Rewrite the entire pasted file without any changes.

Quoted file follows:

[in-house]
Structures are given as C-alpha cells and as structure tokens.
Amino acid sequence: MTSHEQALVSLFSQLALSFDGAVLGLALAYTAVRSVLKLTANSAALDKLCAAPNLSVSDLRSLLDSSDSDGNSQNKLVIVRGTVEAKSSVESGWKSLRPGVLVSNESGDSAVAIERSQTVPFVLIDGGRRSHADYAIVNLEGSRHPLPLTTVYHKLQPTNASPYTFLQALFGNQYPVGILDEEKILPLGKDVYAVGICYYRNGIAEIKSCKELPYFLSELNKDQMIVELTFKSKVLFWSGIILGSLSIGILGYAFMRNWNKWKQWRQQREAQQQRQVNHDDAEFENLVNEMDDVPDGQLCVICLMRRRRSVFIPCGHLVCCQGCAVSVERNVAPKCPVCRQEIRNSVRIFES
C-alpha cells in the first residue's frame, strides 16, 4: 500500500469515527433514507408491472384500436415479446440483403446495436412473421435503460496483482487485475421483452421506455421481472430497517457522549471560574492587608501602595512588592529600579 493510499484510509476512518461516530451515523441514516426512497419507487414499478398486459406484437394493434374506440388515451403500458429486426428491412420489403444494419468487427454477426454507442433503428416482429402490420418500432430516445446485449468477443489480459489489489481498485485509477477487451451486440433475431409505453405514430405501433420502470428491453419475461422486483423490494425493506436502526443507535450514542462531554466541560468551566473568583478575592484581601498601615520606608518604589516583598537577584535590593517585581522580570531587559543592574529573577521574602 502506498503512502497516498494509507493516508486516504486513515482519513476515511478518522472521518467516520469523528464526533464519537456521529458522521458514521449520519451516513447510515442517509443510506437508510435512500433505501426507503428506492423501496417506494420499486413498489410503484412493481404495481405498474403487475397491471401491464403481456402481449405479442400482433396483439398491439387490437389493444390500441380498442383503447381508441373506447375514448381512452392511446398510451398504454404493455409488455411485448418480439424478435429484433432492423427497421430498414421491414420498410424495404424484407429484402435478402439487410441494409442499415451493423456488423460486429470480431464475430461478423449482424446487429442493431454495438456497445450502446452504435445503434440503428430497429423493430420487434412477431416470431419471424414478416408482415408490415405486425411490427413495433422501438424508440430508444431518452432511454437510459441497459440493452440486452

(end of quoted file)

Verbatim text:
[in-house]
Structures are given as C-alpha cells and as structure tokens.
Amino acid sequence: MTSHEQALVSLFSQLALSFDGAVLGLALAYTAVRSVLKLTANSAALDKLCAAPNLSVSDLRSLLDSSDSDGNSQNKLVIVRGTVEAKSSVESGWKSLRPGVLVSNESGDSAVAIERSQTVPFVLIDGGRRSHADYAIVNLEGSRHPLPLTTVYHKLQPTNASPYTFLQALFGNQYPVGILDEEKILPLGKDVYAVGICYYRNGIAEIKSCKELPYFLSELNKDQMIVELTFKSKVLFWSGIILGSLSIGILGYAFMRNWNKWKQWRQQREAQQQRQVNHDDAEFENLVNEMDDVPDGQLCVICLMRRRRSVFIPCGHLVCCQGCAVSVERNVAPKCPVCRQEIRNSVRIFES
C-alpha cells in the first residue's frame, strides 16, 4: 500500500469515527433514507408491472384500436415479446440483403446495436412473421435503460496483482487485475421483452421506455421481472430497517457522549471560574492587608501602595512588592529600579 493510499484510509476512518461516530451515523441514516426512497419507487414499478398486459406484437394493434374506440388515451403500458429486426428491412420489403444494419468487427454477426454507442433503428416482429402490420418500432430516445446485449468477443489480459489489489481498485485509477477487451451486440433475431409505453405514430405501433420502470428491453419475461422486483423490494425493506436502526443507535450514542462531554466541560468551566473568583478575592484581601498601615520606608518604589516583598537577584535590593517585581522580570531587559543592574529573577521574602 502506498503512502497516498494509507493516508486516504486513515482519513476515511478518522472521518467516520469523528464526533464519537456521529458522521458514521449520519451516513447510515442517509443510506437508510435512500433505501426507503428506492423501496417506494420499486413498489410503484412493481404495481405498474403487475397491471401491464403481456402481449405479442400482433396483439398491439387490437389493444390500441380498442383503447381508441373506447375514448381512452392511446398510451398504454404493455409488455411485448418480439424478435429484433432492423427497421430498414421491414420498410424495404424484407429484402435478402439487410441494409442499415451493423456488423460486429470480431464475430461478423449482424446487429442493431454495438456497445450502446452504435445503434440503428430497429423493430420487434412477431416470431419471424414478416408482415408490415405486425411490427413495433422501438424508440430508444431518452432511454437510459441497459440493452440486452